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How long does it take an asteroid to get from the asteroid belt, to Earth? I know the asteroids don't go directly from the asteroid belt to Earth, but I know it's not quick, either. The time probably varies, but what's the average time?

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  • $\begingroup$ A year or two... very roughly $\endgroup$ – uhoh Jun 26 '19 at 10:16
  • $\begingroup$ You can get a rough estimate for things like that by computing a Hohmann transfer orbit. $\endgroup$ – PM 2Ring Jun 26 '19 at 10:46
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The full orbital period of an object orbiting the sun is $$T=2\pi \sqrt{\frac{a^3}{GM_\odot}},$$ where $a$ is the semi-major axis of the orbit and $M_\odot$ the mass of the sun.

If the asteroid has apoapsis in the asteroid belt ($r_{max}= 3$ AU) and periapsis near Earth ($r_{min}=1$ AU) then the semimajor axis will be $a=(r_{max}+r_{min})/2=2$ AU and going in from the belt takes half a period, so the answer is $\pi\sqrt{(2 AU)^3/GM_\odot}=1.4140$ years. An asteroid coming from further out, say 4 AU, would take 1.9762 years. From 2 AU, 0.9184 years.

Of course, were one to just give an asteroid a big push it could move nearly arbitrarily fast (up to the lightspeed limit if we want to be absurd) along an Earth-intersecting orbit, but I suspect the question was about normal asteroids.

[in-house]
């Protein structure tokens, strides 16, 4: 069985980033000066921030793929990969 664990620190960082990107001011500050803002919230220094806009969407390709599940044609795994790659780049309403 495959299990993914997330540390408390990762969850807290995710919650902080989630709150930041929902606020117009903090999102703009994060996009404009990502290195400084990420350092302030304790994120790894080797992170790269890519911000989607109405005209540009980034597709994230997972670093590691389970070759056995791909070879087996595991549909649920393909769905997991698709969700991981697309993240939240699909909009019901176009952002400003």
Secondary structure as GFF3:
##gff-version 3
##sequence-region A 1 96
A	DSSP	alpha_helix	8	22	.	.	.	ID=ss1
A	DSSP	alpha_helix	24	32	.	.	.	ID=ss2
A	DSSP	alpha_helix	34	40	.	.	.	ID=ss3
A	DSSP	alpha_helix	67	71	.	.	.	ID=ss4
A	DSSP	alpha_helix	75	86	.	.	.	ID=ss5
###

However, it is worth noting that long-periodic comets can move fast (tens of km/s). Such a comet (or an interstellar asteroid) would have a velocity on the order of $\sqrt{2GM_\odot/(1AU)}\approx 42.1285$ km/s if it came in from the outer edge of the solar system. That would cross the 2 AU from the asteroid belt to Earth in about 82 days.

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    $\begingroup$ If you're thinking of asteroids which hit Earth "naturally", it is very unlikely that they get displaced from a stable orbit in the asteroid belt onto a collision course with Earth. It's much more likely that they get displaced onto an "Earth-crossining" orbit and then remain in it for millions of years, before they happen to actually collide with Earth. $\endgroup$ – Steve Linton Jun 26 '19 at 16:03

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